How abused boy scouts made the French church tremble
The conviction of the archbishop of Lyon for covering up paedophilia in his diocese is a victory for victim and campaigner Francois Devaux, whose dogged efforts to publicise the abuse have made him a hero - and a reluctant cinema star.
Archbishop Philippe Barbarin, 68, the most senior French cleric caught up in an abuse scandal, was handed a six-month-suspended jail sentence on Thursday for failing to report a priest under his responsibility to police.
The verdict was another shock to the French Church, but a triumph for the victims who have worked for years for justice - none more so than Devaux who has become one of the public faces of the fight.
The bearded 40-year-old interior decorator sounded relieved and satisfied at the court on Thursday, calling the verdict "the end of a long journey" that has come at personal cost.
"For everyone, all the people who joined us - lawyers, journalists, writers, film makers - it has been very invasive, very heavy in our lives for the last four years," he told AFP.
In December 2015, Devaux co-founded a group called La Parole Liberee (Freed Speech) with another victim, Alexandre Dussot-Hezez, who had been abused by the same priest in a parish in Lyon in southeast France.
As a 10-year-old, Devaux had reported being kissed inappropriately by the priest, Bernard Preynat, during a trip with fellow boy scouts in 1990.
His parents later confronted church leaders.
Twenty-five years later, his aim with the victims' group was to create a "space for expression and support for the victims of paedophilia" which would encourage others to testify against Preynat.
A trickle of initial testimony soon turned into a deluge, with more than 80 other people coming forward to denounce Preynat's acts over a 20-year period starting in the 1970s.
The retired priest has since been charged with sexual abuse and will go on trial this year. He has admitted his guilt.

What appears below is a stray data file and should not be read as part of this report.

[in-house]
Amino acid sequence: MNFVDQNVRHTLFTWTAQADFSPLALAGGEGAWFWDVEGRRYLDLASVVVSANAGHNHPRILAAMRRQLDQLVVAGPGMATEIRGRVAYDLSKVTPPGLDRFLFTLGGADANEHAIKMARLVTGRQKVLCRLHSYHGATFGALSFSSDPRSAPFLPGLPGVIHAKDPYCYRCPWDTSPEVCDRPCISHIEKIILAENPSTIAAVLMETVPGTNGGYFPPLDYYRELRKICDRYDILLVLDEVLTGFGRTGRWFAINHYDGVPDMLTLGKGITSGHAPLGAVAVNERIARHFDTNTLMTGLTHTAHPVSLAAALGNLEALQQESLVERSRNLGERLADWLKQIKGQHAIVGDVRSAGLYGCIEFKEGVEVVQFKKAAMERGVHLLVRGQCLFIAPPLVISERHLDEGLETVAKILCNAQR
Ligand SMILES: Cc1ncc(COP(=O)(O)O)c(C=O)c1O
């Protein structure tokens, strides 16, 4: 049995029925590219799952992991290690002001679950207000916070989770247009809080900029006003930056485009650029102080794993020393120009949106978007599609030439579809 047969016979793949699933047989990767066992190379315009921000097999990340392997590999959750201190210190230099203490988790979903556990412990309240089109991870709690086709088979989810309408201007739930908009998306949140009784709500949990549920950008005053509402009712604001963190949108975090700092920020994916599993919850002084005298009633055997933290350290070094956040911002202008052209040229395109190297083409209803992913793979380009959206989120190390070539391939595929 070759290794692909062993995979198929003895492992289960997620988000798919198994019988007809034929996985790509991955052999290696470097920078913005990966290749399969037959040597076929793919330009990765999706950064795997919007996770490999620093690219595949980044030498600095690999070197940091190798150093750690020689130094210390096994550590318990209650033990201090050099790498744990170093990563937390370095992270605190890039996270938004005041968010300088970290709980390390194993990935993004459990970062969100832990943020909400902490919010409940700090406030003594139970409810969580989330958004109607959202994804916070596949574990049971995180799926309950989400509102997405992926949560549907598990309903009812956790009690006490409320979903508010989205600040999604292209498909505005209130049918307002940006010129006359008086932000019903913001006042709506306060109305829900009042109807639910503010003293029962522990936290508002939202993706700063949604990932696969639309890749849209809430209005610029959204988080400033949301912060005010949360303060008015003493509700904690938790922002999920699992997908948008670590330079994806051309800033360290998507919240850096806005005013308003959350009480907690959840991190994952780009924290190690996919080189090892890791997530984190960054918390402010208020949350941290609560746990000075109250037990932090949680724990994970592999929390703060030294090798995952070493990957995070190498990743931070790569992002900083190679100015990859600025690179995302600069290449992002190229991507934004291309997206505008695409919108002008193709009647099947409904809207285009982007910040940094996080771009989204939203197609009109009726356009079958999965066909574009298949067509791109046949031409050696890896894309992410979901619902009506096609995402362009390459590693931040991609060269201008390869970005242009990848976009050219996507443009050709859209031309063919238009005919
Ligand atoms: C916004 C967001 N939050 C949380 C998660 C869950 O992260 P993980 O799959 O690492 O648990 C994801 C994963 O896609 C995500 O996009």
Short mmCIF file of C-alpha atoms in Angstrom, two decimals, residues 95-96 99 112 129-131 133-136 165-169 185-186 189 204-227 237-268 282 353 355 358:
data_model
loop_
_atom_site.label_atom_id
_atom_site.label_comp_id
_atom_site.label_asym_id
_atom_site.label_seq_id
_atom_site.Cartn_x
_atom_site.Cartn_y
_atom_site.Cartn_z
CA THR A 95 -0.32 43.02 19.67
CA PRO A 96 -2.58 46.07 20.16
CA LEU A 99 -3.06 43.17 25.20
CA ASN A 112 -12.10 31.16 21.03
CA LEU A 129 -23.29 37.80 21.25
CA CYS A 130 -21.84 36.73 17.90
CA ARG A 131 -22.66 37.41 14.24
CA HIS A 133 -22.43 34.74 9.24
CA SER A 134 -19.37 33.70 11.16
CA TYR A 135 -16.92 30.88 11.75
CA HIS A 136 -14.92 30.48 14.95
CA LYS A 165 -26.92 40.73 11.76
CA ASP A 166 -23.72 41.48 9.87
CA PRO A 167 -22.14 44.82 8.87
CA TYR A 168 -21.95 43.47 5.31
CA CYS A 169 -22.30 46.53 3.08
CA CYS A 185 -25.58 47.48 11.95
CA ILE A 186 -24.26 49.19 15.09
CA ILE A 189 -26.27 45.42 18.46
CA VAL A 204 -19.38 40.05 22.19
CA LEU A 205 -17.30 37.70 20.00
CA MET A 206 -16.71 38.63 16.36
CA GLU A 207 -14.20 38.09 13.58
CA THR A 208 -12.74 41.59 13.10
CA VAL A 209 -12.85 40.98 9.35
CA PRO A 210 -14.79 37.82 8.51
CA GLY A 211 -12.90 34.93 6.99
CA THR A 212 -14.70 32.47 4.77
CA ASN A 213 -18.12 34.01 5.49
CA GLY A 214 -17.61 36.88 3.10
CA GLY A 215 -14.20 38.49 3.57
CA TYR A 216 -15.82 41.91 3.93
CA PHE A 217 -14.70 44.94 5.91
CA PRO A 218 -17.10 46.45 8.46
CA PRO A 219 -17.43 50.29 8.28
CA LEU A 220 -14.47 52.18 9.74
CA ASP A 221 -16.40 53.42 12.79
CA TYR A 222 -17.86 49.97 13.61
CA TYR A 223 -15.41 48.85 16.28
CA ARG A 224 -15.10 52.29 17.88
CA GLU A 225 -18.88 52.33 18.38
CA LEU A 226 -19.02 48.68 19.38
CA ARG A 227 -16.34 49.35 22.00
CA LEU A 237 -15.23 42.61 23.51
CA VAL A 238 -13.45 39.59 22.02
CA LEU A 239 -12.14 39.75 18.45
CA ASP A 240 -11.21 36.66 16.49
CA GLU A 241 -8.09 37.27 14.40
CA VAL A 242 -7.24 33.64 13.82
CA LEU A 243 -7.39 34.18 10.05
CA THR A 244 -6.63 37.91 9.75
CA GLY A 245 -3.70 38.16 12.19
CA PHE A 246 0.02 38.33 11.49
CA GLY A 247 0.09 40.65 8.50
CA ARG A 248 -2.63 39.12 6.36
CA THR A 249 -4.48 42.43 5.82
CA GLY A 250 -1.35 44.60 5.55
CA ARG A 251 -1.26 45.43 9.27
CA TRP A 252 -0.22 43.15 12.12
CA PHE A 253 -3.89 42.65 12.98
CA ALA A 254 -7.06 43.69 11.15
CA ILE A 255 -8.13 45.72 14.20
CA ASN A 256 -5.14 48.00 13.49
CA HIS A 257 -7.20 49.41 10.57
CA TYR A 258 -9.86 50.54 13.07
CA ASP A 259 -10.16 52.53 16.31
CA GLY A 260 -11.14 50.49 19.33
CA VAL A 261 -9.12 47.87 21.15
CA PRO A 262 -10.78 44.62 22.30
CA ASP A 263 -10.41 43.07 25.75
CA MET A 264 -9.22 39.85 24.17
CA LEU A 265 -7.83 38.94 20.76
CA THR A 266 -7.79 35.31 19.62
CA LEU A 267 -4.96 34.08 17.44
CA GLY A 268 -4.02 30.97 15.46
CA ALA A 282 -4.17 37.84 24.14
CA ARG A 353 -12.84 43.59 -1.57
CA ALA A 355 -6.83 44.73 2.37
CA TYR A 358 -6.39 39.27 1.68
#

'Stop the mistakes being repeated'
Devaux's mission to bring the abuse to light began amid a global outpouring of allegations against Catholic clerics that has led to scandals in countries as far afield as Brazil and Ireland.
He and Dussot-Hezez were moved to act after seeing Preynat again promoted to a position of responsibility within the Lyon diocese, which led Dussot-Hezez to inform archbishop Barbarin of his childhood trauma.
When nothing was done, they went public.
Preynat had first been interviewed by church leaders in 1991 and was prevented from leading scout groups, but he was later allowed to teach children again and held positions of authority in the Lyon area until 2015.
"The goal is to stop the same mistakes being repeated," Devaux had said before the trial began.
'No one above the law'
The story of the Lyon abuse scandal featuring Devaux and Dussot-Hezez has been told in a film called "Grace a Dieu" ("Thanks to God") which is currently in French cinemas.
Devaux collaborated with filmmaker Francois Ozon on the project, but admitted to initially feeling disappointment after watching it.
He objected to how parts of the story had been fictionalised and to how he had been lionised as a character - but he says he views the film positively overall because of its message.
"Ozon was able to express things which we didn't want to, which are pretty unpleasant for us, but which enable you to get a sense of what happened," he told AFP.
The campaigner says he has lost any faith in the Church and sees Thursday's court decision as a victory for secularism.
"No one is above the law," he told AFP. "Man's justice takes precedence over divine justice, and it calls into question many of the foundations of the Catholic institution."
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